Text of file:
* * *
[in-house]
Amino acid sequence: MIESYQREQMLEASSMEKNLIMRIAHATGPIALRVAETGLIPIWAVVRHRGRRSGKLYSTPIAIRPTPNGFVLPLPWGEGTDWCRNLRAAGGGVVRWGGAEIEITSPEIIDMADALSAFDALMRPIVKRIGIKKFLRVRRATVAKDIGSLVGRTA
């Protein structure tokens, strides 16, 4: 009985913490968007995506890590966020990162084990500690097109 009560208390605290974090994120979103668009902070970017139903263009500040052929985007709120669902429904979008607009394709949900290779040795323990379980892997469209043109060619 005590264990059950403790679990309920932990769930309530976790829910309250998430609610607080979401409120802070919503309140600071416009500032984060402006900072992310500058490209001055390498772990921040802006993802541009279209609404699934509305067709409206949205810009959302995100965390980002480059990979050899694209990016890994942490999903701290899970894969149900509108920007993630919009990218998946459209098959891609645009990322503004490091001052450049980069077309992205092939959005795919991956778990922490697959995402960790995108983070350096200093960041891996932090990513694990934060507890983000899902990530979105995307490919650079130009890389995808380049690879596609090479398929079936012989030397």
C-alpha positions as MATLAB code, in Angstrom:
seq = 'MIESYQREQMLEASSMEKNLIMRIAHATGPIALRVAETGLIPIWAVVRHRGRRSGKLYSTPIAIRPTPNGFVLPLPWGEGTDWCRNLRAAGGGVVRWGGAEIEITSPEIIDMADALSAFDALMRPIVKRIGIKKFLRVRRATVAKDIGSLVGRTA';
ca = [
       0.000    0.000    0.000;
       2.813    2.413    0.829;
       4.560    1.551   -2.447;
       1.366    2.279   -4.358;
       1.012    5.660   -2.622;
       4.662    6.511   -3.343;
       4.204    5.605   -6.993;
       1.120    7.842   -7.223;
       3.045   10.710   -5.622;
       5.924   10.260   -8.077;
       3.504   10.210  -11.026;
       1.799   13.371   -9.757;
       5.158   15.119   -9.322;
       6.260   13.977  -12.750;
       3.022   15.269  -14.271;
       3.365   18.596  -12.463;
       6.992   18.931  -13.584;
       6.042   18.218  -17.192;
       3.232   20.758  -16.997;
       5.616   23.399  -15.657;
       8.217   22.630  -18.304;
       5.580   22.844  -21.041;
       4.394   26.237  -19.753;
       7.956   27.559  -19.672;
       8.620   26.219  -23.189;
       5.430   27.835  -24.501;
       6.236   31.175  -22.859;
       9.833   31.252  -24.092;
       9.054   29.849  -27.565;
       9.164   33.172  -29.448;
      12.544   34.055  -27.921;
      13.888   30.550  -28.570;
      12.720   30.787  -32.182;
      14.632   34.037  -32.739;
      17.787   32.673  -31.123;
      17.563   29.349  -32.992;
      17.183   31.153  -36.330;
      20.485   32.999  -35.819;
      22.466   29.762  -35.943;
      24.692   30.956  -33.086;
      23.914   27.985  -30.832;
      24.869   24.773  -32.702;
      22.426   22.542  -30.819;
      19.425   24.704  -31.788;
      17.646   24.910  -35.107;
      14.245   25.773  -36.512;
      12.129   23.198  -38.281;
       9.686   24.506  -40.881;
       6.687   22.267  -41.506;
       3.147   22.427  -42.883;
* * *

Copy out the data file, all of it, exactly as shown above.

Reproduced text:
[in-house]
Amino acid sequence: MIESYQREQMLEASSMEKNLIMRIAHATGPIALRVAETGLIPIWAVVRHRGRRSGKLYSTPIAIRPTPNGFVLPLPWGEGTDWCRNLRAAGGGVVRWGGAEIEITSPEIIDMADALSAFDALMRPIVKRIGIKKFLRVRRATVAKDIGSLVGRTA
């Protein structure tokens, strides 16, 4: 009985913490968007995506890590966020990162084990500690097109 009560208390605290974090994120979103668009902070970017139903263009500040052929985007709120669902429904979008607009394709949900290779040795323990379980892997469209043109060619 005590264990059950403790679990309920932990769930309530976790829910309250998430609610607080979401409120802070919503309140600071416009500032984060402006900072992310500058490209001055390498772990921040802006993802541009279209609404699934509305067709409206949205810009959302995100965390980002480059990979050899694209990016890994942490999903701290899970894969149900509108920007993630919009990218998946459209098959891609645009990322503004490091001052450049980069077309992205092939959005795919991956778990922490697959995402960790995108983070350096200093960041891996932090990513694990934060507890983000899902990530979105995307490919650079130009890389995808380049690879596609090479398929079936012989030397």
C-alpha positions as MATLAB code, in Angstrom:
seq = 'MIESYQREQMLEASSMEKNLIMRIAHATGPIALRVAETGLIPIWAVVRHRGRRSGKLYSTPIAIRPTPNGFVLPLPWGEGTDWCRNLRAAGGGVVRWGGAEIEITSPEIIDMADALSAFDALMRPIVKRIGIKKFLRVRRATVAKDIGSLVGRTA';
ca = [
       0.000    0.000    0.000;
       2.813    2.413    0.829;
       4.560    1.551   -2.447;
       1.366    2.279   -4.358;
       1.012    5.660   -2.622;
       4.662    6.511   -3.343;
       4.204    5.605   -6.993;
       1.120    7.842   -7.223;
       3.045   10.710   -5.622;
       5.924   10.260   -8.077;
       3.504   10.210  -11.026;
       1.799   13.371   -9.757;
       5.158   15.119   -9.322;
       6.260   13.977  -12.750;
       3.022   15.269  -14.271;
       3.365   18.596  -12.463;
       6.992   18.931  -13.584;
       6.042   18.218  -17.192;
       3.232   20.758  -16.997;
       5.616   23.399  -15.657;
       8.217   22.630  -18.304;
       5.580   22.844  -21.041;
       4.394   26.237  -19.753;
       7.956   27.559  -19.672;
       8.620   26.219  -23.189;
       5.430   27.835  -24.501;
       6.236   31.175  -22.859;
       9.833   31.252  -24.092;
       9.054   29.849  -27.565;
       9.164   33.172  -29.448;
      12.544   34.055  -27.921;
      13.888   30.550  -28.570;
      12.720   30.787  -32.182;
      14.632   34.037  -32.739;
      17.787   32.673  -31.123;
      17.563   29.349  -32.992;
      17.183   31.153  -36.330;
      20.485   32.999  -35.819;
      22.466   29.762  -35.943;
      24.692   30.956  -33.086;
      23.914   27.985  -30.832;
      24.869   24.773  -32.702;
      22.426   22.542  -30.819;
      19.425   24.704  -31.788;
      17.646   24.910  -35.107;
      14.245   25.773  -36.512;
      12.129   23.198  -38.281;
       9.686   24.506  -40.881;
       6.687   22.267  -41.506;
       3.147   22.427  -42.883;